The Truth Behind True Thomas

 

               “True Thomas lay o’er yond grassy bank. . .”

“Thomas the Rhymer and the Queen of Faerie,” 1852, from The British Museum.

Thomas of Erceldoune was a 13th Century Scottish laird who, so the story goes—popularized by professor F.J. Child in his English and Scottish Popular Ballads—one day met the Fairie Queen, was captivated by her beauty, and consented to accompany her to the Fair Lands—to Faerie. (The Faerie Queen was not exactly forthcoming about her destination him at first, but what else would you expect from Themselves?) She gives him a geas, a prohibition against speaking, and he serves her for seven years. And before being returned to the mortal realm, she gifts him with the power of True Speech. Ever after, he can only speak the truth.

By Katharine Cameron (1874–1965) – MacGregor, Mary; Cameron, Katharine (1874–1965), illus. (1908) Stories from the Ballads Told to the Children (Project Gutenberg), Public Domain, https://commons.wikimedia.org/w/index.php?curid=8720495

The presence of the Faerie Queen would lead the average person to conclude that this tale is fiction, pure fabrication.  Not so fast. So many old tales have their origins in truth . . .

 

Thomas Learmonth of Erceldoune was a real historical person. He lived in Ercildoune, a town now called Earlston, halfway between Edinbourgh and the border of England. Documents from 1294 prove he existed; he is listed as “Thome Rymour de Ercildoun.” Still standing today, although in ruins, is Rhymer’s Tower, his supposed home, (possibly a later building constructed on his land).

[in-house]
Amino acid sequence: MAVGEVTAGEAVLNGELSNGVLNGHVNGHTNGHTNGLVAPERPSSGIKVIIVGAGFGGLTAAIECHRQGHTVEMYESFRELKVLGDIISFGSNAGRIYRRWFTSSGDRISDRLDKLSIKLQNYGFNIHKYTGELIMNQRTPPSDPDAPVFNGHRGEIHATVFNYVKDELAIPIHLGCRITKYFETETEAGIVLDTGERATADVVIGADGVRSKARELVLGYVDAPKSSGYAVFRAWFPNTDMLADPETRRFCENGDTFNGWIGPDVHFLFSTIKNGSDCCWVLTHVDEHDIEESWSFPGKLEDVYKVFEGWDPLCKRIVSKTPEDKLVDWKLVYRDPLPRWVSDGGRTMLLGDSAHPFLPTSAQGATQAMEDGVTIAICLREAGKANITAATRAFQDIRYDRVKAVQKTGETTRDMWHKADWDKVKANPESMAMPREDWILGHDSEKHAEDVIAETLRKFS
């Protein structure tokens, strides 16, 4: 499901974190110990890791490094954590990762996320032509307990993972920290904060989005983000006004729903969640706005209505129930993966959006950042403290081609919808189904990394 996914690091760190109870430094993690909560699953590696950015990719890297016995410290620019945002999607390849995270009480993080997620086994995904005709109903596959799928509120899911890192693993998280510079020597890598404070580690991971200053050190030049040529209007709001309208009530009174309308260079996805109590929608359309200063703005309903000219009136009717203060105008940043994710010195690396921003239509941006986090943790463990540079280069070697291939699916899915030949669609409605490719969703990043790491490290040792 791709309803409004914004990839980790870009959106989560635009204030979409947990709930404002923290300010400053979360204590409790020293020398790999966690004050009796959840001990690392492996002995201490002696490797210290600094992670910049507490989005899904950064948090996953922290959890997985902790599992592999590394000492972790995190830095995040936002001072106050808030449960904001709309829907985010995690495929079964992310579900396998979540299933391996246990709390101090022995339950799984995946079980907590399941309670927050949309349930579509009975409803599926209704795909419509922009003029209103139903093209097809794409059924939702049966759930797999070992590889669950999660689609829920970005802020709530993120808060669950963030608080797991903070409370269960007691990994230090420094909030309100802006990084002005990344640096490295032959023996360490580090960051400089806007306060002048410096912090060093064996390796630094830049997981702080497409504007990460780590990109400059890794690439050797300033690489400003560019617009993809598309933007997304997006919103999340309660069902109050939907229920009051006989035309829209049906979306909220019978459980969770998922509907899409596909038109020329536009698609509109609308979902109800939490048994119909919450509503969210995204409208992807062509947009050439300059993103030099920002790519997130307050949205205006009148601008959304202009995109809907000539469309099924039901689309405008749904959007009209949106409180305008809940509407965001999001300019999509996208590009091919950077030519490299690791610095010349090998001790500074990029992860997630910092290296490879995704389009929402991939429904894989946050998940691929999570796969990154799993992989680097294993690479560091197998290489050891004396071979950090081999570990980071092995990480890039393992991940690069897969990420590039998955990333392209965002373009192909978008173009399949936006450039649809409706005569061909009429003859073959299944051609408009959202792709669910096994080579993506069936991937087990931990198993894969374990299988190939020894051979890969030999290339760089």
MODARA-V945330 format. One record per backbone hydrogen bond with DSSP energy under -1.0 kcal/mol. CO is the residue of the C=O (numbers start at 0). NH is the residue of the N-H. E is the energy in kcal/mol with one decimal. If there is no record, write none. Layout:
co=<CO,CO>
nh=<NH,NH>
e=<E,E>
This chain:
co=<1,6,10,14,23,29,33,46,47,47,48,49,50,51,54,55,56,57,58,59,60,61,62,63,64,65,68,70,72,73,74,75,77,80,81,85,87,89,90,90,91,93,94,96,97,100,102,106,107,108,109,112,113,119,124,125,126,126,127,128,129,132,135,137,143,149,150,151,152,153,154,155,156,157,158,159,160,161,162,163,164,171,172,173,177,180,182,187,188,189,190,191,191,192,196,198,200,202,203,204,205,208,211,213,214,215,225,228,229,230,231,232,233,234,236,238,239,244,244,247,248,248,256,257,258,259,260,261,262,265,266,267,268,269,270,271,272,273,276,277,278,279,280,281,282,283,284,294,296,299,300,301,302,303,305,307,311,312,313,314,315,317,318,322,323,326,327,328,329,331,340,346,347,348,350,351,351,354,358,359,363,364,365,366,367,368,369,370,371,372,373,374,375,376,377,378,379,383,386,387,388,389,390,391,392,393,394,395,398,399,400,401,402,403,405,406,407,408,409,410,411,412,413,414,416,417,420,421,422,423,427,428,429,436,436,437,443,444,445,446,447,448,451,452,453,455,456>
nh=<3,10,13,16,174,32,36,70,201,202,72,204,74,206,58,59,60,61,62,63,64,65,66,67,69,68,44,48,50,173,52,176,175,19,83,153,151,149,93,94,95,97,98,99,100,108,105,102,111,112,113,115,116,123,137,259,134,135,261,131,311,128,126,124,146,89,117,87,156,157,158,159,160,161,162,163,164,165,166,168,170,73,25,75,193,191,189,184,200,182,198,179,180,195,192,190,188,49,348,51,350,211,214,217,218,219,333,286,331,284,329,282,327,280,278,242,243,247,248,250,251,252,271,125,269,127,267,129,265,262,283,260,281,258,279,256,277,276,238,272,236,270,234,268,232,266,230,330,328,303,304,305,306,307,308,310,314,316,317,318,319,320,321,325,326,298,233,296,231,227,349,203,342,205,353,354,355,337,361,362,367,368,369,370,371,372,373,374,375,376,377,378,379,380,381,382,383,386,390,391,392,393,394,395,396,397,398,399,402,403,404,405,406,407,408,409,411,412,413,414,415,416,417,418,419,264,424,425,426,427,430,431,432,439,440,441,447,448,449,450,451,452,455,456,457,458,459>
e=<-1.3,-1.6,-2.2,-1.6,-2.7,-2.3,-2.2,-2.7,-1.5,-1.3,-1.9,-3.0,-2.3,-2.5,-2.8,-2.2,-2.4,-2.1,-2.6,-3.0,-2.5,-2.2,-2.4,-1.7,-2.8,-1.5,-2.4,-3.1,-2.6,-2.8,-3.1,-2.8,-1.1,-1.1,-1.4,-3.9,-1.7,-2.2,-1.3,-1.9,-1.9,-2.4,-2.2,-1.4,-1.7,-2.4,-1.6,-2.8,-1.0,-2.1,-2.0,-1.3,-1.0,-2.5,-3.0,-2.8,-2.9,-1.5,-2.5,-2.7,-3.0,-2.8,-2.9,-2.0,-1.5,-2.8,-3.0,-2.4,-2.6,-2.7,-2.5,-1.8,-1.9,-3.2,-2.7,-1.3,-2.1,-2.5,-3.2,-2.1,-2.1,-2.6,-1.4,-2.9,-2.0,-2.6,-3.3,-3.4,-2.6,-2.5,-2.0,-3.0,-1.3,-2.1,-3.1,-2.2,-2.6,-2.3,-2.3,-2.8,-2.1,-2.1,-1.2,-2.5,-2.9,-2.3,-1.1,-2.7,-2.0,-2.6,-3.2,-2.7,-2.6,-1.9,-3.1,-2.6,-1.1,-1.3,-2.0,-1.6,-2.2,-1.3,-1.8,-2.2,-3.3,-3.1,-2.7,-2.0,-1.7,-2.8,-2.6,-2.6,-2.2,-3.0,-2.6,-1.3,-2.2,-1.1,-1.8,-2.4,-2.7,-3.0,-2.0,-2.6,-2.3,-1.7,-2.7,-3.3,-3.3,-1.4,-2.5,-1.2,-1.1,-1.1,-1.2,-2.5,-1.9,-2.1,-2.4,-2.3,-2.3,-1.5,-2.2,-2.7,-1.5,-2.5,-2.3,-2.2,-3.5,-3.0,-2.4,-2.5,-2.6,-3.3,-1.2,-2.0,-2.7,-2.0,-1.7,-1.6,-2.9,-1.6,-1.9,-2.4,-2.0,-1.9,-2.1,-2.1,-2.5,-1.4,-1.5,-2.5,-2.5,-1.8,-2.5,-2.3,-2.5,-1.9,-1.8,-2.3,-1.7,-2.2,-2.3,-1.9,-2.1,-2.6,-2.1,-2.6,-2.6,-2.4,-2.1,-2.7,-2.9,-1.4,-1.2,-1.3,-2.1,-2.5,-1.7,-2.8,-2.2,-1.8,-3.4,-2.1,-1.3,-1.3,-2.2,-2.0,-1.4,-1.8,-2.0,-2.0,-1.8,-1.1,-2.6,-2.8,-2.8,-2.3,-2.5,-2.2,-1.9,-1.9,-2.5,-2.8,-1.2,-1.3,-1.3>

“Rhymer’s Tower, Earlston” by Hector MacQueen, 2010. CC2.     https://www.flickr.com/photos/hectormacq/4414896196/in/album-72157623449249579/

 

The Faerie Queen’s gift of True Speech brings to mind school tales of George Washington’s mythical “I cannot tell a lie.” Delving deeper into Sir Walter Scott’s Minstrelsy of the Scottish Border reveals that Thomas’ truth is equated with prophetic vision. He is said to have predicted the death of King Alexander III, the Battle of Bannockburn, and the union of the English and Scottish crowns—this last did not occur until  1603.

 

I’ve written previously about Thomas the Rhymer and the Christian symbolism in this tale, and the intersections of history and folklore equally fascinate me.

 

I’m pleased to report that my short story “True Thomas” has been reprinted in Fae Wings and Hidden Things, an anthology about faeries.

 

 

Further Reading

F.J. Child’s ballad #37 “Thomas Rymer”

Look at this! There’s a Friends of Thomas the Rhymer local history group in Earlston!

The Legend of Thomas The Rhymer and the Queen of the Fairies

Sir Walter Scott’s Minstrelsy of the Scottish Border

“Thomas Learmonth of Ercildoune” from Scottish Literary Locations.

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2 comments on “The Truth Behind True Thomas

  1. Congratulations on having your short story about Thomas the Rhymer reprinted in the anthology!

    Michele Belluomini

    ________________________________

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